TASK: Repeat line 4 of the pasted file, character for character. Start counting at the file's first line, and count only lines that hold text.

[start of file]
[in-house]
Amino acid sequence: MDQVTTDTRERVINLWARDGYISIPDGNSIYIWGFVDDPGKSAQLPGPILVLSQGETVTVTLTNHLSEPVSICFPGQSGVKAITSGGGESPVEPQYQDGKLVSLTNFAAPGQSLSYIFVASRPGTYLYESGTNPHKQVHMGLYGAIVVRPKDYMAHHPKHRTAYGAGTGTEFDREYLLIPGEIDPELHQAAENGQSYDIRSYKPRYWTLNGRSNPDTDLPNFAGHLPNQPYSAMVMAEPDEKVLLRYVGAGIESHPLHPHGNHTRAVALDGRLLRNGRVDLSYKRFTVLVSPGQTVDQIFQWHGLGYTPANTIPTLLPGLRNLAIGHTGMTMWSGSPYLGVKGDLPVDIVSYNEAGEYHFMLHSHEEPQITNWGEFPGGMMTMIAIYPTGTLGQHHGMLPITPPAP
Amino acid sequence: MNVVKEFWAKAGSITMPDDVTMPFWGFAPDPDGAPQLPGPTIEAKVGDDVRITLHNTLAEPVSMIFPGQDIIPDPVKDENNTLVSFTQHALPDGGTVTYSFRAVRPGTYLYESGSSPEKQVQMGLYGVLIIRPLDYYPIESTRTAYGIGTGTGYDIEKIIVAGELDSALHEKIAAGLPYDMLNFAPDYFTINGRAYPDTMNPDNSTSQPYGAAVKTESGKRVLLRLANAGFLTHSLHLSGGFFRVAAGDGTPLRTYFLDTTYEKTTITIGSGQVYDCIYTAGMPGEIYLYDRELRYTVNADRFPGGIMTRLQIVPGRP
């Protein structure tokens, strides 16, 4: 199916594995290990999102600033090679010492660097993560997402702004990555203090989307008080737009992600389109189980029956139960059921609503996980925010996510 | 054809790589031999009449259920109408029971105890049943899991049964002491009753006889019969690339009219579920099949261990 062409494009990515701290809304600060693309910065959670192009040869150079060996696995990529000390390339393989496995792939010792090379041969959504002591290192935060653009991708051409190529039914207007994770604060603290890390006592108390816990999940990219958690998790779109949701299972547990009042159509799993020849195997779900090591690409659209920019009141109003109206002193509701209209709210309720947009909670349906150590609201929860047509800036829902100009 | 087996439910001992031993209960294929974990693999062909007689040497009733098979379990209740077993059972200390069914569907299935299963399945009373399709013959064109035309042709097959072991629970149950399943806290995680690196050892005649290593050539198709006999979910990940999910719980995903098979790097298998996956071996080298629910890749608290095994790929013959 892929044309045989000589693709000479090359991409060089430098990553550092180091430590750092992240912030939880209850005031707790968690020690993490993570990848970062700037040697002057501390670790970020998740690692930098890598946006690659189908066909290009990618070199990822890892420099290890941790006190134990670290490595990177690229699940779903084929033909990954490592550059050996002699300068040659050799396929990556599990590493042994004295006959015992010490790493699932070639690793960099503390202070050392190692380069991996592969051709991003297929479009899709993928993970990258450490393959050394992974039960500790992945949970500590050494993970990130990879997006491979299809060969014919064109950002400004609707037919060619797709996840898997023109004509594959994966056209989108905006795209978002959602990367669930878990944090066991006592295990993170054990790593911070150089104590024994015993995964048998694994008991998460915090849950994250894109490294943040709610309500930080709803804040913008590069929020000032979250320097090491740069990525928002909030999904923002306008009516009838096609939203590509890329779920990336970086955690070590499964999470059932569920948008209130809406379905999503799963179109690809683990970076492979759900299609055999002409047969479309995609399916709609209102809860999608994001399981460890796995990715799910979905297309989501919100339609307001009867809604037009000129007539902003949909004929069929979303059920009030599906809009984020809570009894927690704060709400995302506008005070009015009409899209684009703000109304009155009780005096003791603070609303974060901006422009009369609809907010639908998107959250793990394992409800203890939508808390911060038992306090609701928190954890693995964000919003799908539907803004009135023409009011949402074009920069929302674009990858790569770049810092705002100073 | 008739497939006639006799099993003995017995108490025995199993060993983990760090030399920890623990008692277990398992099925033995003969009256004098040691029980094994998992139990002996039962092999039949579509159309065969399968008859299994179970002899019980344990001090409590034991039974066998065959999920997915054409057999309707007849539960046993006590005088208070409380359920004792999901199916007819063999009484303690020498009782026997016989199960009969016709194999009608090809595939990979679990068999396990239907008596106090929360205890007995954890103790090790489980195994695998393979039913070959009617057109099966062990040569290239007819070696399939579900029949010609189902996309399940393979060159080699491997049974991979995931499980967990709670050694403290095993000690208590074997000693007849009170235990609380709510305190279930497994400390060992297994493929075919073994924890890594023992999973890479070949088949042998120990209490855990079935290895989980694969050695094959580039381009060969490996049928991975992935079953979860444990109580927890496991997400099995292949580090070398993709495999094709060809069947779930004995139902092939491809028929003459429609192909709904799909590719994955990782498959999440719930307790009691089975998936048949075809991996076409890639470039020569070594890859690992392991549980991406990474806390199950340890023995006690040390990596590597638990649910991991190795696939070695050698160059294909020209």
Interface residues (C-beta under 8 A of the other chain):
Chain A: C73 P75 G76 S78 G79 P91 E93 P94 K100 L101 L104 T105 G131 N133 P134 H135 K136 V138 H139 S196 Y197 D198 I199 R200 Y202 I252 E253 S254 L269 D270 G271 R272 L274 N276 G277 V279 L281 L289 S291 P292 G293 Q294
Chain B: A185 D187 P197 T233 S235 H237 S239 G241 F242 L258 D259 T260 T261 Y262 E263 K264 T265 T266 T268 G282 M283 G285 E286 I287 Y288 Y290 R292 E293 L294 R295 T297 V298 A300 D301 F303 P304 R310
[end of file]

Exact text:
């Protein structure tokens, strides 16, 4: 199916594995290990999102600033090679010492660097993560997402702004990555203090989307008080737009992600389109189980029956139960059921609503996980925010996510 | 054809790589031999009449259920109408029971105890049943899991049964002491009753006889019969690339009219579920099949261990 062409494009990515701290809304600060693309910065959670192009040869150079060996696995990529000390390339393989496995792939010792090379041969959504002591290192935060653009991708051409190529039914207007994770604060603290890390006592108390816990999940990219958690998790779109949701299972547990009042159509799993020849195997779900090591690409659209920019009141109003109206002193509701209209709210309720947009909670349906150590609201929860047509800036829902100009 | 087996439910001992031993209960294929974990693999062909007689040497009733098979379990209740077993059972200390069914569907299935299963399945009373399709013959064109035309042709097959072991629970149950399943806290995680690196050892005649290593050539198709006999979910990940999910719980995903098979790097298998996956071996080298629910890749608290095994790929013959 892929044309045989000589693709000479090359991409060089430098990553550092180091430590750092992240912030939880209850005031707790968690020690993490993570990848970062700037040697002057501390670790970020998740690692930098890598946006690659189908066909290009990618070199990822890892420099290890941790006190134990670290490595990177690229699940779903084929033909990954490592550059050996002699300068040659050799396929990556599990590493042994004295006959015992010490790493699932070639690793960099503390202070050392190692380069991996592969051709991003297929479009899709993928993970990258450490393959050394992974039960500790992945949970500590050494993970990130990879997006491979299809060969014919064109950002400004609707037919060619797709996840898997023109004509594959994966056209989108905006795209978002959602990367669930878990944090066991006592295990993170054990790593911070150089104590024994015993995964048998694994008991998460915090849950994250894109490294943040709610309500930080709803804040913008590069929020000032979250320097090491740069990525928002909030999904923002306008009516009838096609939203590509890329779920990336970086955690070590499964999470059932569920948008209130809406379905999503799963179109690809683990970076492979759900299609055999002409047969479309995609399916709609209102809860999608994001399981460890796995990715799910979905297309989501919100339609307001009867809604037009000129007539902003949909004929069929979303059920009030599906809009984020809570009894927690704060709400995302506008005070009015009409899209684009703000109304009155009780005096003791603070609303974060901006422009009369609809907010639908998107959250793990394992409800203890939508808390911060038992306090609701928190954890693995964000919003799908539907803004009135023409009011949402074009920069929302674009990858790569770049810092705002100073 | 008739497939006639006799099993003995017995108490025995199993060993983990760090030399920890623990008692277990398992099925033995003969009256004098040691029980094994998992139990002996039962092999039949579509159309065969399968008859299994179970002899019980344990001090409590034991039974066998065959999920997915054409057999309707007849539960046993006590005088208070409380359920004792999901199916007819063999009484303690020498009782026997016989199960009969016709194999009608090809595939990979679990068999396990239907008596106090929360205890007995954890103790090790489980195994695998393979039913070959009617057109099966062990040569290239007819070696399939579900029949010609189902996309399940393979060159080699491997049974991979995931499980967990709670050694403290095993000690208590074997000693007849009170235990609380709510305190279930497994400390060992297994493929075919073994924890890594023992999973890479070949088949042998120990209490855990079935290895989980694969050695094959580039381009060969490996049928991975992935079953979860444990109580927890496991997400099995292949580090070398993709495999094709060809069947779930004995139902092939491809028929003459429609192909709904799909590719994955990782498959999440719930307790009691089975998936048949075809991996076409890639470039020569070594890859690992392991549980991406990474806390199950340890023995006690040390990596590597638990649910991991190795696939070695050698160059294909020209």